Top 5 Shopify Tips and Tools

As a beginner or seasoned pro, Shopify is a great way to sell online. As experienced users, we have found a variety of shortcuts and tips that might make a little difference to how your store performs. We try out new apps every week and test new ways of delivering content and marketing all the time. As a result we are ready to share with you anything we have learnt to help you move forward. Below are a few of the things we have found most useful when starting up a new business on Shopify.

Search the back end of Shopify

Search the whole of your Shopify store. Press S on your keyboard when you are logged into Shopify and you can search for everything from orders to products, to blogs to help documentation.

Live View

Watch what is happening live on your website in terms of what you visitors are up to. Forget tuning into Eastenders every evening. You can while away your time by clicking on “Live View”. Here you will see a live map of the world showing where your visitors are located.

Once you have finished spinning the globe with your mouse you can watch as visitors turn into customers. The Customer behaviour panel shows when customers have an active cart are checking out and when they have purchased. As you know already when they have made a purchase you hear a loud ping from your phone and everyone is happy. Our endorphine fix is satisfied as you wait for the next ping which hopefully follows close behind.

Policy Documents

Instead of heading to a lawyer for Terms and Conditions and spending hard earned cash that a start up can ill afford to part with, you can generate a standard set of policies using the Shopify Legal Documents. Privacy Policies, returns and other docs are part of your efforts to build trust with your audience. If your site doesn’t have them then your customers might look elsewhere. You also can’t use Google Shopping and other essential plug ins without theses pages clearly identifiable on your ecommerce website.

Head to Settings on the bottom left-hand side of your dashboard and select Legal. This will give you several options to choose from. Refund Policy. This is basic and you may want to change the duration from 14 days to 30 but that is up to you.

Privacy Policy. This has the basics of a privacy policy laid out. You need to read it through and make changes where applicable. For instance, there is an age restriction which may not need to be applied. The name of you business and address are automatically imported from your profile.

Terms of Service AKA Terms and Conditions

These are available for you to use and the name and address and contact details are all pulled automatically from your profile. Again please check everything and change where appropriate.

You can then add all of these policies to your footer. Just select the footer navigation menu and add each one as a link. These appear under the Legal Option.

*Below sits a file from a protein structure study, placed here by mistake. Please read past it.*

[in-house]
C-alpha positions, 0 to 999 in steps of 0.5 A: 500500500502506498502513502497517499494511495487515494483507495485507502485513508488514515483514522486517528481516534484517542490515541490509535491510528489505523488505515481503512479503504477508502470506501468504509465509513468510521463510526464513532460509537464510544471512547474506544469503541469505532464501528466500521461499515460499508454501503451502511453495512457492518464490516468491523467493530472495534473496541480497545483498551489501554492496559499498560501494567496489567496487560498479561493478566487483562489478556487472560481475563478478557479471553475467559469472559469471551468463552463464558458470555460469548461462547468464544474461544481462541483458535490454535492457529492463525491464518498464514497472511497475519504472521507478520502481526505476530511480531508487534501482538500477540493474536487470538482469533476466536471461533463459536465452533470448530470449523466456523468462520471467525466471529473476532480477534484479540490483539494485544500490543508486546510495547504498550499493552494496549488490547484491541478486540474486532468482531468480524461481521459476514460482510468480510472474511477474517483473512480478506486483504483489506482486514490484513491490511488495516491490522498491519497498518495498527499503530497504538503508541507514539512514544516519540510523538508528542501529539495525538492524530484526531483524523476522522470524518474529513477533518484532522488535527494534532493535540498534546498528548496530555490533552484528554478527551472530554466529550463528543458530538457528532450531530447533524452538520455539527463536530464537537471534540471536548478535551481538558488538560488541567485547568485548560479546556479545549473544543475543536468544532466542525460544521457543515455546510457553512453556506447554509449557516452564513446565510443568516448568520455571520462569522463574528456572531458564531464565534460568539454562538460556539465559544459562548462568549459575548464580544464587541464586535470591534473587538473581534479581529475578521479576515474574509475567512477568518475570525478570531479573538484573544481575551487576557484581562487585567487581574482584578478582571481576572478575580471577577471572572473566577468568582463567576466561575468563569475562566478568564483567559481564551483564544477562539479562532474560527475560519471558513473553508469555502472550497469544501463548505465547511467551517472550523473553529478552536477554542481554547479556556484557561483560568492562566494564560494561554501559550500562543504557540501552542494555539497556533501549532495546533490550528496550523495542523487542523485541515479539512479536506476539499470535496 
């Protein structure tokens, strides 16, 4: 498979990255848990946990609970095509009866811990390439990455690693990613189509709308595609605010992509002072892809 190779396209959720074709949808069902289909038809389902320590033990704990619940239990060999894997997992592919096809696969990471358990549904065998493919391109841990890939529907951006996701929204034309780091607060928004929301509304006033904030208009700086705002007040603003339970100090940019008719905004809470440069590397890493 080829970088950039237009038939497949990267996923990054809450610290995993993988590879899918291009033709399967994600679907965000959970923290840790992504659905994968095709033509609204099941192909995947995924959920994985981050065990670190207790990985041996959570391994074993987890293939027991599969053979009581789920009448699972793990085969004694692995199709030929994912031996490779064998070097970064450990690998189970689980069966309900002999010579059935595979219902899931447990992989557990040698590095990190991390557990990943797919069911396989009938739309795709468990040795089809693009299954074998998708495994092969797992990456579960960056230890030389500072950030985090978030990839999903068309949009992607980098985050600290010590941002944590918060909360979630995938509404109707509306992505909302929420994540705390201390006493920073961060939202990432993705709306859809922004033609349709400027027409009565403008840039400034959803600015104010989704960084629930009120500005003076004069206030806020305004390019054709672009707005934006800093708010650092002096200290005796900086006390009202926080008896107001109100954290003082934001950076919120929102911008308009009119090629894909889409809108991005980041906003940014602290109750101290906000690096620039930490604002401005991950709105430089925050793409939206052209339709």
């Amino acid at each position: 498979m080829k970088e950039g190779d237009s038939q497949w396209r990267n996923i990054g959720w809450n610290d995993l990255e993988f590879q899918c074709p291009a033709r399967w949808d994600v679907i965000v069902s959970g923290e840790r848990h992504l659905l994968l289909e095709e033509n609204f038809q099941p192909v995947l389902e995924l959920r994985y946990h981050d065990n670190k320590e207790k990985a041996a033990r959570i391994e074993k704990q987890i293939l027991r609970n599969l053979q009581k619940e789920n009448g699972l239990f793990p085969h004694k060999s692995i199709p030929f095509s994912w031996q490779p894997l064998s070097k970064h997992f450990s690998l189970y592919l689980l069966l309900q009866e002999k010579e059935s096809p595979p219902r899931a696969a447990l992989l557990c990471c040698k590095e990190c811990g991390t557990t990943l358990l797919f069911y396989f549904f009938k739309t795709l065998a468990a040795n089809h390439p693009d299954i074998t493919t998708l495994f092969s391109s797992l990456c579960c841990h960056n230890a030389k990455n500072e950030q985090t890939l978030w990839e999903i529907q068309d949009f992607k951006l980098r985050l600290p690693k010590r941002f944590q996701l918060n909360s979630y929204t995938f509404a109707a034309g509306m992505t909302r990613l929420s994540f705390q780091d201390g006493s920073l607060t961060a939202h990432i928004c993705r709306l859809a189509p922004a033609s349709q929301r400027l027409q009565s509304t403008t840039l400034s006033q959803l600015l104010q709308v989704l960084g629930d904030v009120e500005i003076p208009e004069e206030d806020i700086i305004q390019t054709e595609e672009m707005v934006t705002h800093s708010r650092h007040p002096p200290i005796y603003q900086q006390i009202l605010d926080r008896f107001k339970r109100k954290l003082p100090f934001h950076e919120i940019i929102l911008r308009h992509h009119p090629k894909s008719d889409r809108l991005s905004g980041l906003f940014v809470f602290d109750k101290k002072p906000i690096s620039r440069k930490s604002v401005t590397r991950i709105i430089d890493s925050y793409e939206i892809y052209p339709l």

Post Products for Free on Major Feeds

A little known trick is that you can post your product feed to other platforms for free. Yes, they want you to spend money but in order to do so they need your products uploaded first. This includes Shopify Shopping, Facebook, Instagram and Pinterest. Add the apps to your store and then upload the feeds. You will no doubt be asked for billing info but there is no reason you have to pay anything at all. You will also get promotional deals from the likes of Pinterest that give you £75 worth of free advertising to get you started. You never know it might actually work.

Google Shopping is a very good advertising platform for your products, what few people know is that they offer it a s a free service as well when there is no advertising or little competition. The cynic in us doesn’t really believe your products will ever appear but the analytics suggest otherwise.

Save Images for Web

Website speed is a key part of the SEO toolkit. The fastest way to slow down your website is to have big images and videos. This trick will only cover images but we can also show you what to do with videos if you like. Optimising your images means reducing the file size. The larger the file size the longer it takes to load, the longer it takes to load the more unhappy the customer. Unhappy customers who bounce away from your website lead to negative rankings.

It is is easy to make an image smaller by using a free tool like paint. Just right click on the image in question and open with Paint. You can then resize according to your needs. For a product in Shopify we recommend either 600 x 800 pixels or square. This does some of the job and is a quick fix. If you really want to minimise pictures then use Photoshop. A lot of start ups assume it is a big fixed cost. This is no longer that case, you can pay for just Photoshop monthly and it will only cost: £9 a month.  In our opinion a worthwhile spend if you need it for other image work as well.

When you open an image in photoshop you can save it for web. This drastically reduces the file size. Removing all of the proprietary data that often makes an image heavy. You can also reduce the file size while seeing a preview to ensure you don’t damage the quality of the image while you shrink it. Just click File - Save for Web and adjust the size of the image accordingly. You can also adjust the output to .png or jpg.

As with all of our posts, this information is a result of our work with our own websites. We are always testing new ideas and apps to see how well they work. If we think it might be useful then we will share it with you to help you on your Shopify journey.